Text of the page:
Background: Magnetic resonance imaging (MRI) is recommended for women at high risk for breast cancer. We evaluated the cost-effectiveness of alternative screening strategies involving MRI.
Methods: Using a microsimulation model, we generated life histories under different risk profiles, and assessed the impact of screening on quality-adjusted life-years, and lifetime costs, both discounted at 3%. We compared 12 screening strategies combining annual or biennial MRI with mammography and clinical breast examination (CBE) in intervals of 0.5, 1, or 2 years vs without, and reported incremental cost-effectiveness ratios (ICERs).
Results: Based on an ICER threshold of $100 000/QALY, the most cost-effective strategy for women at 25% lifetime risk was to stagger MRI and mammography plus CBE every year from age 30 to 74, yielding ICER $58 400 (compared to biennial MRI alone). At 50% lifetime risk and with 70% reduction in MRI cost, the recommended strategy was to stagger MRI and mammography plus CBE every 6 months (ICER=$84 400). At 75% lifetime risk, the recommended strategy is biennial MRI combined with mammography plus CBE every 6 months (ICER=$62 800).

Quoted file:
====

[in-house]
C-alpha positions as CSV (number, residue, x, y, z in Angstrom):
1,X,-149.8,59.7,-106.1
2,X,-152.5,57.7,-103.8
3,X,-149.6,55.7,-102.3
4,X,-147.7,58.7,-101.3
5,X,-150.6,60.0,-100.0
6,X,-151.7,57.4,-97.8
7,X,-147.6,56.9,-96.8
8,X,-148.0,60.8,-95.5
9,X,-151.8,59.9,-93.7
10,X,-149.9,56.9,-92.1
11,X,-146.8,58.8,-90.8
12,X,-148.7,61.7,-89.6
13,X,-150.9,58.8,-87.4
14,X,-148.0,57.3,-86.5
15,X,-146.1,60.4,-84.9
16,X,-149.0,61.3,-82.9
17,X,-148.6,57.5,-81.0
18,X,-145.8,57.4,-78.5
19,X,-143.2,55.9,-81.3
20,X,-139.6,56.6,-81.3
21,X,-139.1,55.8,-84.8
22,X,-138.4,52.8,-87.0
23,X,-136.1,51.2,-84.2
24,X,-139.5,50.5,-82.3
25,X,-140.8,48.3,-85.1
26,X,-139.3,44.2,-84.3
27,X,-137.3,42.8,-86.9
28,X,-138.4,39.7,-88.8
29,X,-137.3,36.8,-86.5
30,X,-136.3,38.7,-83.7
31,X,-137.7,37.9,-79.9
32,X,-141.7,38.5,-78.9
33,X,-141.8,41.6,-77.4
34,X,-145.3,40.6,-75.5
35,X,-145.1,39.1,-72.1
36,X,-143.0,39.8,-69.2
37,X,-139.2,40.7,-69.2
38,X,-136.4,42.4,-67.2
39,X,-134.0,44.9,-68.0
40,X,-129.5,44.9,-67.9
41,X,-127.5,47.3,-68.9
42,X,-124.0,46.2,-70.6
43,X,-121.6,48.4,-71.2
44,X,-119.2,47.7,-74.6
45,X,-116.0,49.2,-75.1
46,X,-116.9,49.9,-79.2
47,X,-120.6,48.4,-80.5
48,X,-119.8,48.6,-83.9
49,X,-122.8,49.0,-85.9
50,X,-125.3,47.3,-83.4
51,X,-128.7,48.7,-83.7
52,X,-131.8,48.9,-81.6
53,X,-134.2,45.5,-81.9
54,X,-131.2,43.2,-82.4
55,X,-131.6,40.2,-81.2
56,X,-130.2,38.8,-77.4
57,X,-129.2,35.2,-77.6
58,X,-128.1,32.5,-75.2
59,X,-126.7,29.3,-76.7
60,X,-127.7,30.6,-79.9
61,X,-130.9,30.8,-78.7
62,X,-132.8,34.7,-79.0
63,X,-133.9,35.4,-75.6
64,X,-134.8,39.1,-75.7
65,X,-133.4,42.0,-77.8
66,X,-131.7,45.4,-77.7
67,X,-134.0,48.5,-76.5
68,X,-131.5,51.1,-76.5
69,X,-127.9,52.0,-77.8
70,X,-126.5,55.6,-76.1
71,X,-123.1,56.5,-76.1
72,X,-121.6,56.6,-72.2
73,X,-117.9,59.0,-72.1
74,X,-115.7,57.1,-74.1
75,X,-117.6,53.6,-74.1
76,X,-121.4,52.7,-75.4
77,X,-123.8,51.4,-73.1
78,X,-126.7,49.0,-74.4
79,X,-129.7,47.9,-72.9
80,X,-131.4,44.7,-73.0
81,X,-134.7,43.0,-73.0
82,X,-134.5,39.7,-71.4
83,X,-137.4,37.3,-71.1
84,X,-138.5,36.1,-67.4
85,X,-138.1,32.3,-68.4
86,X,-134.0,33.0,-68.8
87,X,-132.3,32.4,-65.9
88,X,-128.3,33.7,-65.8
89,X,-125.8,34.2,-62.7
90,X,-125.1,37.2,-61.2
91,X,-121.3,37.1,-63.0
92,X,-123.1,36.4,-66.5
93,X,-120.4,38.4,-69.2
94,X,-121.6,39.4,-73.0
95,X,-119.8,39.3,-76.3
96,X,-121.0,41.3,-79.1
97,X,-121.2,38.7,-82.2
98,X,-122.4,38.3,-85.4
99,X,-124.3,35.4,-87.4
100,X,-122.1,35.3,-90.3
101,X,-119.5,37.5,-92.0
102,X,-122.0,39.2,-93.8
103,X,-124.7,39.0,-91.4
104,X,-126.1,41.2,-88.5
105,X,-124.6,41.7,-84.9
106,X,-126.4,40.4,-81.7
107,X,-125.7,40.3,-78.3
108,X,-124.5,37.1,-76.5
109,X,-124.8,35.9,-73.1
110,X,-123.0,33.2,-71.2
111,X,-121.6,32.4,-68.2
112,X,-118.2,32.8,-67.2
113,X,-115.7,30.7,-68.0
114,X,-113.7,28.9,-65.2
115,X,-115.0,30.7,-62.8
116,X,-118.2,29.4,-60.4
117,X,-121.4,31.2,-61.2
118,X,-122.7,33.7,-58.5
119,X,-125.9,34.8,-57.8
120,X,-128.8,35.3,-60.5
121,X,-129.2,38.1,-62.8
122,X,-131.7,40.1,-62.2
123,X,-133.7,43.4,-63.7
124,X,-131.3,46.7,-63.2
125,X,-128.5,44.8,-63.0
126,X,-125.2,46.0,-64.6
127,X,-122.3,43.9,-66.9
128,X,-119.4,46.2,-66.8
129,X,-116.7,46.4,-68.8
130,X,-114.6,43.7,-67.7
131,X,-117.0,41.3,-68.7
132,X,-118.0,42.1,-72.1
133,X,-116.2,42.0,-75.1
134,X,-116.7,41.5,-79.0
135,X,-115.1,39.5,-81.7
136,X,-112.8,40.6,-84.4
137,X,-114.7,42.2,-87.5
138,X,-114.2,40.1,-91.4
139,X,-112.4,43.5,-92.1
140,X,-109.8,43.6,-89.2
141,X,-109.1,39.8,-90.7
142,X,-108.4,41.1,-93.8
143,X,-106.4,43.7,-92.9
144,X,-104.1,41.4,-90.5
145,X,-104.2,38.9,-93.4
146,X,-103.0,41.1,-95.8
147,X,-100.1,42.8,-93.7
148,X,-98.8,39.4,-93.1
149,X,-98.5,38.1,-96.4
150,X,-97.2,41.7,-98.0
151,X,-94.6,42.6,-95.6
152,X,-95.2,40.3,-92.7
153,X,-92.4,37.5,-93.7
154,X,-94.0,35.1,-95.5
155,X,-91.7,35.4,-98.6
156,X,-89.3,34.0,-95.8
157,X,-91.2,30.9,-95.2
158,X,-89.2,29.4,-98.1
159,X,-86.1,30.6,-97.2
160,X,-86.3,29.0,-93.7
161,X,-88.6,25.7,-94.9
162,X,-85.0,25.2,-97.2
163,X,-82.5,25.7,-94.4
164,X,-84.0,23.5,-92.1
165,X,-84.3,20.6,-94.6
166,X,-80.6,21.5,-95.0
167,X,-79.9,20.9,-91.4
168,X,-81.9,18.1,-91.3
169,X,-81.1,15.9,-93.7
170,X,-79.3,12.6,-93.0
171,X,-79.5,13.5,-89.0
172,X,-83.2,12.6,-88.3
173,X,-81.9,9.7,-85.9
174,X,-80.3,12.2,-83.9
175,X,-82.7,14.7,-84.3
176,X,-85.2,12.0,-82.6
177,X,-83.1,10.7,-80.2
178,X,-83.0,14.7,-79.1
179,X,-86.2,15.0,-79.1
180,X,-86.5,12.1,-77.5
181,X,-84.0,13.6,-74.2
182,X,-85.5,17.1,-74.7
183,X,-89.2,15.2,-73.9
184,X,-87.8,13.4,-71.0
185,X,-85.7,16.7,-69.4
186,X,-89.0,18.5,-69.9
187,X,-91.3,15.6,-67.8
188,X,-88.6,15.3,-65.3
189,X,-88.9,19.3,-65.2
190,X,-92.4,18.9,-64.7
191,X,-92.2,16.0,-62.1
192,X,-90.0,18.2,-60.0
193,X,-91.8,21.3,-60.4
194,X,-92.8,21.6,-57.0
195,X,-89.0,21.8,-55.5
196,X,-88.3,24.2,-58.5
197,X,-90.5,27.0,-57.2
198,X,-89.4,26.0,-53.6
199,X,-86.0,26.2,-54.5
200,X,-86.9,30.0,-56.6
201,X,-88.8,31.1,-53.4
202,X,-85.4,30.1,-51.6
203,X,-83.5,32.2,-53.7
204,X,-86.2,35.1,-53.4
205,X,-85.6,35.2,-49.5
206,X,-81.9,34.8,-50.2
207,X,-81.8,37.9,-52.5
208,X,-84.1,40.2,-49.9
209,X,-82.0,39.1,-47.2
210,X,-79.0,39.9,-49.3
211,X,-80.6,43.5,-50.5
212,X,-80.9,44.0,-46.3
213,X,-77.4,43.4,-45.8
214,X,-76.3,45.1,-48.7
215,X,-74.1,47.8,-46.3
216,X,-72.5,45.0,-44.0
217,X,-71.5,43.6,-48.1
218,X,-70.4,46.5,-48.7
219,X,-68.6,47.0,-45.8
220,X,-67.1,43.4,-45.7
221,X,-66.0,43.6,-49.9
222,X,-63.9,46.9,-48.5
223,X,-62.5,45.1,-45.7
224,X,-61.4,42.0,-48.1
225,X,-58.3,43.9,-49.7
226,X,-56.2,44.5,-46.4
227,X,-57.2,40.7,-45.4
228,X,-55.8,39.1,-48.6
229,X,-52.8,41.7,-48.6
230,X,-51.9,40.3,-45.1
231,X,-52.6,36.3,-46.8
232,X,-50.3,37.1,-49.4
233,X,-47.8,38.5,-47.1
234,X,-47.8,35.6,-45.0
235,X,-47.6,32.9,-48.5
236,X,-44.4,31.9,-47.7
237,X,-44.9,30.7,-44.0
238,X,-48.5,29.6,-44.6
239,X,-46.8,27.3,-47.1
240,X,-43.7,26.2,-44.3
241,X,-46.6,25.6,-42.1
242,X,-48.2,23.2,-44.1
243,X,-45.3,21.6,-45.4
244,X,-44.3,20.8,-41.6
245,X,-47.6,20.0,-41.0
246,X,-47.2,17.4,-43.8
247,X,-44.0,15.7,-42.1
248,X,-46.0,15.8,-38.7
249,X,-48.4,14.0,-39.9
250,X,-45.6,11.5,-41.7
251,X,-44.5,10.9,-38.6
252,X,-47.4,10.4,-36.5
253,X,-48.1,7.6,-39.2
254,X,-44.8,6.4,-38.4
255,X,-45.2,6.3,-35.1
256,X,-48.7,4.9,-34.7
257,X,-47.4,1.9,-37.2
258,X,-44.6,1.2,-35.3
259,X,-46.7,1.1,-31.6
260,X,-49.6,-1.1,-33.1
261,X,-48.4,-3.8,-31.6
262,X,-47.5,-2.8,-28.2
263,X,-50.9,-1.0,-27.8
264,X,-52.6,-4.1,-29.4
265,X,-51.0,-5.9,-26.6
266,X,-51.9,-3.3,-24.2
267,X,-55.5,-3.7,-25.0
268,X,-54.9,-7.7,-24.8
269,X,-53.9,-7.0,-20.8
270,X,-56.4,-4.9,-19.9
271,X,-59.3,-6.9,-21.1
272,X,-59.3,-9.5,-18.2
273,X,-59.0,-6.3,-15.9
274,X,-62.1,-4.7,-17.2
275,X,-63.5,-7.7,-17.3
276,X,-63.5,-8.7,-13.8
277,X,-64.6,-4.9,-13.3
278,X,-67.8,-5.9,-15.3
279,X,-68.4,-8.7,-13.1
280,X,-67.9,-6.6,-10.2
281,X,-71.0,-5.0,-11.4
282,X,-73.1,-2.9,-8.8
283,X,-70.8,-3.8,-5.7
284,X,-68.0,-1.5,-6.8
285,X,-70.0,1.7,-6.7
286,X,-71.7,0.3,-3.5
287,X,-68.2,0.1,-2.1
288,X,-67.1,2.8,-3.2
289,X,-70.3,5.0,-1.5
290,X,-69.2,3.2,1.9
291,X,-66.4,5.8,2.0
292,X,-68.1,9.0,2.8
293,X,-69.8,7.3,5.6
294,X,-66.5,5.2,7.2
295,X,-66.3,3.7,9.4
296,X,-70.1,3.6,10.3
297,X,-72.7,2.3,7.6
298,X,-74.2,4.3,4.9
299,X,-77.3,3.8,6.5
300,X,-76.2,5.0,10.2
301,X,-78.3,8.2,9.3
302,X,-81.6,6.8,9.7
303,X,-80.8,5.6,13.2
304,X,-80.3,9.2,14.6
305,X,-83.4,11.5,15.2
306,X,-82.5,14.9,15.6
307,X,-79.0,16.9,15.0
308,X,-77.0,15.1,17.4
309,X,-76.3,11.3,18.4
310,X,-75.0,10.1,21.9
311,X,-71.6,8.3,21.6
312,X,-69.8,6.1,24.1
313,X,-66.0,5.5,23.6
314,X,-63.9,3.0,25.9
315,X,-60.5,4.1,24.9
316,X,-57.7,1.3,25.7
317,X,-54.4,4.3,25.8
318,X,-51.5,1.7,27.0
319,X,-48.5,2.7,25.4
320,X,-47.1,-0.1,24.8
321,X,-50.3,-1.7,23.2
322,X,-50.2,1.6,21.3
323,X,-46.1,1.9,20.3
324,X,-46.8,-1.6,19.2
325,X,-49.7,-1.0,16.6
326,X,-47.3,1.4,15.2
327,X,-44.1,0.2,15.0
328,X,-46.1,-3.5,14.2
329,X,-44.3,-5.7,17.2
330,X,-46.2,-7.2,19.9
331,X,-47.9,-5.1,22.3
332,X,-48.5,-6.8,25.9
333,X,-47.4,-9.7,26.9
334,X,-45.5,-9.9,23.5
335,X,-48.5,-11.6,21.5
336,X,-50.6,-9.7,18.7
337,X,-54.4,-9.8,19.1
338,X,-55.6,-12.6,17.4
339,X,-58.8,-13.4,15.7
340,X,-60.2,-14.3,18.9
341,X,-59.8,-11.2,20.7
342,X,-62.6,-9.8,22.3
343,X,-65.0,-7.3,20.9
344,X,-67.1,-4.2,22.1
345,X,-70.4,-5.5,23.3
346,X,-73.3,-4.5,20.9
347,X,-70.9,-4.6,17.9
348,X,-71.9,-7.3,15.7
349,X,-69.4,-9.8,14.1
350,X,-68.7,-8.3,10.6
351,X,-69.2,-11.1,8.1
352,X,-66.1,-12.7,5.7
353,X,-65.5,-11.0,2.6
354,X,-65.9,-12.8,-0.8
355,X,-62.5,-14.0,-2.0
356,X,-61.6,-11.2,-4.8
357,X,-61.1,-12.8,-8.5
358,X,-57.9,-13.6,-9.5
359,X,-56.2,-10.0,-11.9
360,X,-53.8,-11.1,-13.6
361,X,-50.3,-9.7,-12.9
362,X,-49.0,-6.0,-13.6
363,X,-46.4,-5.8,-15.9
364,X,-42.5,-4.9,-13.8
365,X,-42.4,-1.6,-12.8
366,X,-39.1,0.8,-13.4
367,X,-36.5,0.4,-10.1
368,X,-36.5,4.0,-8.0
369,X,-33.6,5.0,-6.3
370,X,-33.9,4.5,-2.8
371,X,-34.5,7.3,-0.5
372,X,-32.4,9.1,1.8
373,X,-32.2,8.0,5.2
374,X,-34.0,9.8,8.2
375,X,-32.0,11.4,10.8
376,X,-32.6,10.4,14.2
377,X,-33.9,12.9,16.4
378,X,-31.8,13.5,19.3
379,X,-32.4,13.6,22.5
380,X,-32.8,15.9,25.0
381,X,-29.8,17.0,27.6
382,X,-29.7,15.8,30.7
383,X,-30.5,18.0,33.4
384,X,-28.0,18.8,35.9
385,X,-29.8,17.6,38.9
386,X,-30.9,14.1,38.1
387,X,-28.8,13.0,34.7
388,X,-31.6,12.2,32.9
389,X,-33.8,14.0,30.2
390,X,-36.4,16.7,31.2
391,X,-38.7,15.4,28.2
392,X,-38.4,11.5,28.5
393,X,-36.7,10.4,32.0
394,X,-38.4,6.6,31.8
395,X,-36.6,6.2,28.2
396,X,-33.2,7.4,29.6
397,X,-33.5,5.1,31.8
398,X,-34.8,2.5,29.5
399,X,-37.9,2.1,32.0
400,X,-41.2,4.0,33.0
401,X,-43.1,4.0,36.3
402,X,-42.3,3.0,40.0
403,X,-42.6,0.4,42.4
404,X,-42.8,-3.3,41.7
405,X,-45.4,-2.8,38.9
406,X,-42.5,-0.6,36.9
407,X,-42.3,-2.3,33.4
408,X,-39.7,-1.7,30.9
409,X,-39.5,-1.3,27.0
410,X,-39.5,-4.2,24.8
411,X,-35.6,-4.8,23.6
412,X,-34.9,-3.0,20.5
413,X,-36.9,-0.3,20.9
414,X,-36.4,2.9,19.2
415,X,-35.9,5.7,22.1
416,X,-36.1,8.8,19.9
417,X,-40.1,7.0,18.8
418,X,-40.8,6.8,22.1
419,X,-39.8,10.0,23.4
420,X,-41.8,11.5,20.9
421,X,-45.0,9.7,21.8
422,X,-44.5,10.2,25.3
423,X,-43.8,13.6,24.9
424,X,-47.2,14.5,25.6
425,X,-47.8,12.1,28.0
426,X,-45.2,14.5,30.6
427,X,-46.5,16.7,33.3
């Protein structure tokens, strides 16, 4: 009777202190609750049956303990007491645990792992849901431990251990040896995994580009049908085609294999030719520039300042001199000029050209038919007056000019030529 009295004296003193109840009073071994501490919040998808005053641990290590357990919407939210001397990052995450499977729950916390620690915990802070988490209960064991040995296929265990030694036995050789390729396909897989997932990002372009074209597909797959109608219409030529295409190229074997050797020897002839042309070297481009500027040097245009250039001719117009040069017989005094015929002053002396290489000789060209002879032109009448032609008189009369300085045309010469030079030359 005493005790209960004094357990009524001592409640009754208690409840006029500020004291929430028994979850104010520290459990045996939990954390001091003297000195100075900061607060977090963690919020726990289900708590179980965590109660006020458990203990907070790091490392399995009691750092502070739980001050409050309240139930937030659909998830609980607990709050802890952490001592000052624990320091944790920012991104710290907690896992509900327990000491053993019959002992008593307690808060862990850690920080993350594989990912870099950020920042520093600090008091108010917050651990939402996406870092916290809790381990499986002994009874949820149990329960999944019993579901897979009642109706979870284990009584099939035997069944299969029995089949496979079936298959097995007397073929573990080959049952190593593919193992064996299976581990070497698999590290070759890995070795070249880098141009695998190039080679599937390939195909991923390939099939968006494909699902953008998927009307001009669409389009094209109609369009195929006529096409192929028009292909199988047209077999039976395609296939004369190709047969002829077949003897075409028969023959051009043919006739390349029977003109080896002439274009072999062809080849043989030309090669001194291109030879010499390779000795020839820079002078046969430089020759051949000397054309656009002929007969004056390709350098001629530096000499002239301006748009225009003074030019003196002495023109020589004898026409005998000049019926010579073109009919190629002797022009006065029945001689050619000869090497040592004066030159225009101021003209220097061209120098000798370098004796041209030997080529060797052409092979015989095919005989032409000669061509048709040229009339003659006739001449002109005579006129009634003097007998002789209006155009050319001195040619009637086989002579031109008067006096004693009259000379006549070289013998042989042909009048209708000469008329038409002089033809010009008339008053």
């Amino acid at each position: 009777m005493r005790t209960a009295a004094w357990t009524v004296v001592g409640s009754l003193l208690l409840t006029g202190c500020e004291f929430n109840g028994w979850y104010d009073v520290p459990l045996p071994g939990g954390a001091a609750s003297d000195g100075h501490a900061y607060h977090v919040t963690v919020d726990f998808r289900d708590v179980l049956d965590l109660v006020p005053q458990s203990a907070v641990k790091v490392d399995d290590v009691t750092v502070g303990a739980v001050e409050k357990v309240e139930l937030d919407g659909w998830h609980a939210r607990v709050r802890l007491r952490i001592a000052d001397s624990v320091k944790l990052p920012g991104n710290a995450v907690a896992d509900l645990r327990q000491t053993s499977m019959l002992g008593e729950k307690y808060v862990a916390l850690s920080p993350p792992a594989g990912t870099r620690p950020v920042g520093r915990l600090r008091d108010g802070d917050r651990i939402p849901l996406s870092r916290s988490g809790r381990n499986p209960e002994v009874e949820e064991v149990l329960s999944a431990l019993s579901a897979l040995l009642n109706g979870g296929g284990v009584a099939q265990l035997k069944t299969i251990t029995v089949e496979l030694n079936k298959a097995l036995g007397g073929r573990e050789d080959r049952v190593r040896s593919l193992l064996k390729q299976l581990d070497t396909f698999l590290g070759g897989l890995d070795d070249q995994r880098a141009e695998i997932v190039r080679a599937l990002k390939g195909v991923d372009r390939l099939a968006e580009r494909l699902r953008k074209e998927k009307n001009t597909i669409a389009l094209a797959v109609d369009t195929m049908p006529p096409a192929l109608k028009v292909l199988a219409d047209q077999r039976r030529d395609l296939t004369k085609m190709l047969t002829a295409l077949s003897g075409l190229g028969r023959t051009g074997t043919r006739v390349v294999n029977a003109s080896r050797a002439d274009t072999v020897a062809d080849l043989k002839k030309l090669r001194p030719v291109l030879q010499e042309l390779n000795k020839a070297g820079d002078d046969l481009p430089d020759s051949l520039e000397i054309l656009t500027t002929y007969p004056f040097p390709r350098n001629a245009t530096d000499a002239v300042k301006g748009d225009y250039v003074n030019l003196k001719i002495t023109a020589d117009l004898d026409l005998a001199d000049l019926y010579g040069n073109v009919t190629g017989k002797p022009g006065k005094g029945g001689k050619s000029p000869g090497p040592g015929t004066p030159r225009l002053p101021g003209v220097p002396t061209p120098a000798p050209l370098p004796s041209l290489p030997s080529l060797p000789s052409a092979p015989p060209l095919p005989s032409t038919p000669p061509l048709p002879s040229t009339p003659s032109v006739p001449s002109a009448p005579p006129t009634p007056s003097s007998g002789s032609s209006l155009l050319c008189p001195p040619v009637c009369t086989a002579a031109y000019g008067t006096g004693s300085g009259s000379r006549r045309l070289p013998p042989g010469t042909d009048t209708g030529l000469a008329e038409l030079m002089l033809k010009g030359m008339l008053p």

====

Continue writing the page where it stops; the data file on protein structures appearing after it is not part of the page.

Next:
Conclusions: The high costs of MRI and its lower specificity are limiting factors for annual screening schedule of MRI, except for women at sufficiently high risk.
ASJC Scopus subject areas
- Cancer Research